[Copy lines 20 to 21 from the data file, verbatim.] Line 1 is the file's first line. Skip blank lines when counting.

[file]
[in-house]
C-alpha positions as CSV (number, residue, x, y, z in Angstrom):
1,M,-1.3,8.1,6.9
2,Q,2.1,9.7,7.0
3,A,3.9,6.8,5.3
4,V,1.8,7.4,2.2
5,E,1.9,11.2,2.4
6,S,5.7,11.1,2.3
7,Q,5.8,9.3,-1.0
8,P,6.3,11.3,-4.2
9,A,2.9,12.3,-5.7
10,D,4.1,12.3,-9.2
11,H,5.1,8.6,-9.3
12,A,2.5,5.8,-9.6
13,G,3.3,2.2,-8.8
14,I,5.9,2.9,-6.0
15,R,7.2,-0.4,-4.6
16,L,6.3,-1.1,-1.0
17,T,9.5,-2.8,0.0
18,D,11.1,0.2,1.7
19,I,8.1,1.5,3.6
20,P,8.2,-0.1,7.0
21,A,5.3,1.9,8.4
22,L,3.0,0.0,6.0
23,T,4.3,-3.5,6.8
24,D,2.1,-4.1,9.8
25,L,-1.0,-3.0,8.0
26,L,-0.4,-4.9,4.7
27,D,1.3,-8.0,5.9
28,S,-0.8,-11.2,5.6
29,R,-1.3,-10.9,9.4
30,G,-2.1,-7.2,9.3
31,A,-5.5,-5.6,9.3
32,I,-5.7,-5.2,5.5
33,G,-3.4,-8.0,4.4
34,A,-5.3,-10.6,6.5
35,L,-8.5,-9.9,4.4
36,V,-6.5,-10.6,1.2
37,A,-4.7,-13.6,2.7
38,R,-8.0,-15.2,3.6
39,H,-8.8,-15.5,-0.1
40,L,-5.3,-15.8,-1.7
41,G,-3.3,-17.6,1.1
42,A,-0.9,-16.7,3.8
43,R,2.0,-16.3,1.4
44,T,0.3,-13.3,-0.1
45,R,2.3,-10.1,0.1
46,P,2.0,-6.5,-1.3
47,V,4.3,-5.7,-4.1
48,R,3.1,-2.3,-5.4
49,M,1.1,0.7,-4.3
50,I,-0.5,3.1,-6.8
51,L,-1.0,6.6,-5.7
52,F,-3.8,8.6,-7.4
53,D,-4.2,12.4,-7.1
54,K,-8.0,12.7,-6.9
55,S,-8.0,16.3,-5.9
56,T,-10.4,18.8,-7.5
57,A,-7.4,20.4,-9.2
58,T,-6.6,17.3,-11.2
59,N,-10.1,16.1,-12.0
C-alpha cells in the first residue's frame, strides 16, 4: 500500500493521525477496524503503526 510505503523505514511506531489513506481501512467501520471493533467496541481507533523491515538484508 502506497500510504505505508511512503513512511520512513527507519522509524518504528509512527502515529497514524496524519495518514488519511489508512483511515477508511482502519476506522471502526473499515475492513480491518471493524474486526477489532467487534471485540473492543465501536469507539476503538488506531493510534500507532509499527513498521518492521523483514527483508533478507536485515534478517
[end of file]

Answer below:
18,D,11.1,0.2,1.7
19,I,8.1,1.5,3.6